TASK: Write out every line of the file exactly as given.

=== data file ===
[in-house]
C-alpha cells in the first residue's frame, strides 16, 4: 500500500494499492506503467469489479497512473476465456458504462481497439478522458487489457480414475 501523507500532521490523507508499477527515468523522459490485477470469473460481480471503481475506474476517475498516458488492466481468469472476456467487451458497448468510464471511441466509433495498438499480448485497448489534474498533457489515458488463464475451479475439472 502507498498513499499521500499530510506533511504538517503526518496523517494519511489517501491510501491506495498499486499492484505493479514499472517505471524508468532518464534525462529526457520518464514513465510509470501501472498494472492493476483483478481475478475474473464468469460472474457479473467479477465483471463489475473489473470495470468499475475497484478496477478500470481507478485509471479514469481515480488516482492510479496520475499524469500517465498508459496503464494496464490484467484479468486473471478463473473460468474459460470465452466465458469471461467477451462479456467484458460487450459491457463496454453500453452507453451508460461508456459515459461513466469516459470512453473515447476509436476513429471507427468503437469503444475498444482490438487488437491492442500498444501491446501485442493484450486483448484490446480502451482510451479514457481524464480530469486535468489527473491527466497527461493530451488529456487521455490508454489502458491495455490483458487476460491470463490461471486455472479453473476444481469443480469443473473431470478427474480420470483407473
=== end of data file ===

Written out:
[in-house]
C-alpha cells in the first residue's frame, strides 16, 4: 500500500494499492506503467469489479497512473476465456458504462481497439478522458487489457480414475 501523507500532521490523507508499477527515468523522459490485477470469473460481480471503481475506474476517475498516458488492466481468469472476456467487451458497448468510464471511441466509433495498438499480448485497448489534474498533457489515458488463464475451479475439472 502507498498513499499521500499530510506533511504538517503526518496523517494519511489517501491510501491506495498499486499492484505493479514499472517505471524508468532518464534525462529526457520518464514513465510509470501501472498494472492493476483483478481475478475474473464468469460472474457479473467479477465483471463489475473489473470495470468499475475497484478496477478500470481507478485509471479514469481515480488516482492510479496520475499524469500517465498508459496503464494496464490484467484479468486473471478463473473460468474459460470465452466465458469471461467477451462479456467484458460487450459491457463496454453500453452507453451508460461508456459515459461513466469516459470512453473515447476509436476513429471507427468503437469503444475498444482490438487488437491492442500498444501491446501485442493484450486483448484490446480502451482510451479514457481524464480530469486535468489527473491527466497527461493530451488529456487521455490508454489502458491495455490483458487476460491470463490461471486455472479453473476444481469443480469443473473431470478427474480420470483407473